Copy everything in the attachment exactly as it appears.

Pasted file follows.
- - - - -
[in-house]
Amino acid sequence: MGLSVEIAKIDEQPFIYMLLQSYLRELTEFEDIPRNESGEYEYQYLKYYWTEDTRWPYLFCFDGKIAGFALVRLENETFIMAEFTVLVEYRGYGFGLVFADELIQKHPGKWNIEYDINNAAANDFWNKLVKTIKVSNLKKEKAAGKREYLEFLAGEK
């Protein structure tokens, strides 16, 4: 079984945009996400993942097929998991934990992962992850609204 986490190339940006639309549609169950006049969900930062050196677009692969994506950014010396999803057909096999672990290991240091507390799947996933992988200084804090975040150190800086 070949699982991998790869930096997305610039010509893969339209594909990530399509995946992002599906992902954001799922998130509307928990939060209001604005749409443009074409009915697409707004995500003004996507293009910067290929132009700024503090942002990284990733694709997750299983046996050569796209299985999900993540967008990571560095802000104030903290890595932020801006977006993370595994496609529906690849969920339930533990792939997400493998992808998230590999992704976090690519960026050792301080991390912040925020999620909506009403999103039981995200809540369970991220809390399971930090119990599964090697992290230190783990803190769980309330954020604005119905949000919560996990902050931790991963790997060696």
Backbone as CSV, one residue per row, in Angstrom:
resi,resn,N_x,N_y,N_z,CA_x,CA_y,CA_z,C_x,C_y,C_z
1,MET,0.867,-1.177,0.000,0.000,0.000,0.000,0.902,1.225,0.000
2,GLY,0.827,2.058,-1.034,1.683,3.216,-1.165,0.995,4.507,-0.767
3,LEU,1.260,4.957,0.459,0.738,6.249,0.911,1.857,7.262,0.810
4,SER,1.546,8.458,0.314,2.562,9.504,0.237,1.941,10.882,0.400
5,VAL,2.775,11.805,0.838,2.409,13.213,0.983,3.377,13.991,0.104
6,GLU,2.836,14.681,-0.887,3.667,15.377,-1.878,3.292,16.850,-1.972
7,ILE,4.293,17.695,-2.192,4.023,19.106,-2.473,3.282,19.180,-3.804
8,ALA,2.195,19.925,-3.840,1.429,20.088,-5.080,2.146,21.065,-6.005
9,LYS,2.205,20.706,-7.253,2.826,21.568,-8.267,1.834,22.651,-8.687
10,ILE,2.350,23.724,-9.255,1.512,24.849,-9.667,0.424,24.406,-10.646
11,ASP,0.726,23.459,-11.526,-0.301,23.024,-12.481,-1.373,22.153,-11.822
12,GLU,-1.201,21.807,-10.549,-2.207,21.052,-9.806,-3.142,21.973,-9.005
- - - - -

[in-house]
Amino acid sequence: MGLSVEIAKIDEQPFIYMLLQSYLRELTEFEDIPRNESGEYEYQYLKYYWTEDTRWPYLFCFDGKIAGFALVRLENETFIMAEFTVLVEYRGYGFGLVFADELIQKHPGKWNIEYDINNAAANDFWNKLVKTIKVSNLKKEKAAGKREYLEFLAGEK
């Protein structure tokens, strides 16, 4: 079984945009996400993942097929998991934990992962992850609204 986490190339940006639309549609169950006049969900930062050196677009692969994506950014010396999803057909096999672990290991240091507390799947996933992988200084804090975040150190800086 070949699982991998790869930096997305610039010509893969339209594909990530399509995946992002599906992902954001799922998130509307928990939060209001604005749409443009074409009915697409707004995500003004996507293009910067290929132009700024503090942002990284990733694709997750299983046996050569796209299985999900993540967008990571560095802000104030903290890595932020801006977006993370595994496609529906690849969920339930533990792939997400493998992808998230590999992704976090690519960026050792301080991390912040925020999620909506009403999103039981995200809540369970991220809390399971930090119990599964090697992290230190783990803190769980309330954020604005119905949000919560996990902050931790991963790997060696």
Backbone as CSV, one residue per row, in Angstrom:
resi,resn,N_x,N_y,N_z,CA_x,CA_y,CA_z,C_x,C_y,C_z
1,MET,0.867,-1.177,0.000,0.000,0.000,0.000,0.902,1.225,0.000
2,GLY,0.827,2.058,-1.034,1.683,3.216,-1.165,0.995,4.507,-0.767
3,LEU,1.260,4.957,0.459,0.738,6.249,0.911,1.857,7.262,0.810
4,SER,1.546,8.458,0.314,2.562,9.504,0.237,1.941,10.882,0.400
5,VAL,2.775,11.805,0.838,2.409,13.213,0.983,3.377,13.991,0.104
6,GLU,2.836,14.681,-0.887,3.667,15.377,-1.878,3.292,16.850,-1.972
7,ILE,4.293,17.695,-2.192,4.023,19.106,-2.473,3.282,19.180,-3.804
8,ALA,2.195,19.925,-3.840,1.429,20.088,-5.080,2.146,21.065,-6.005
9,LYS,2.205,20.706,-7.253,2.826,21.568,-8.267,1.834,22.651,-8.687
10,ILE,2.350,23.724,-9.255,1.512,24.849,-9.667,0.424,24.406,-10.646
11,ASP,0.726,23.459,-11.526,-0.301,23.024,-12.481,-1.373,22.153,-11.822
12,GLU,-1.201,21.807,-10.549,-2.207,21.052,-9.806,-3.142,21.973,-9.005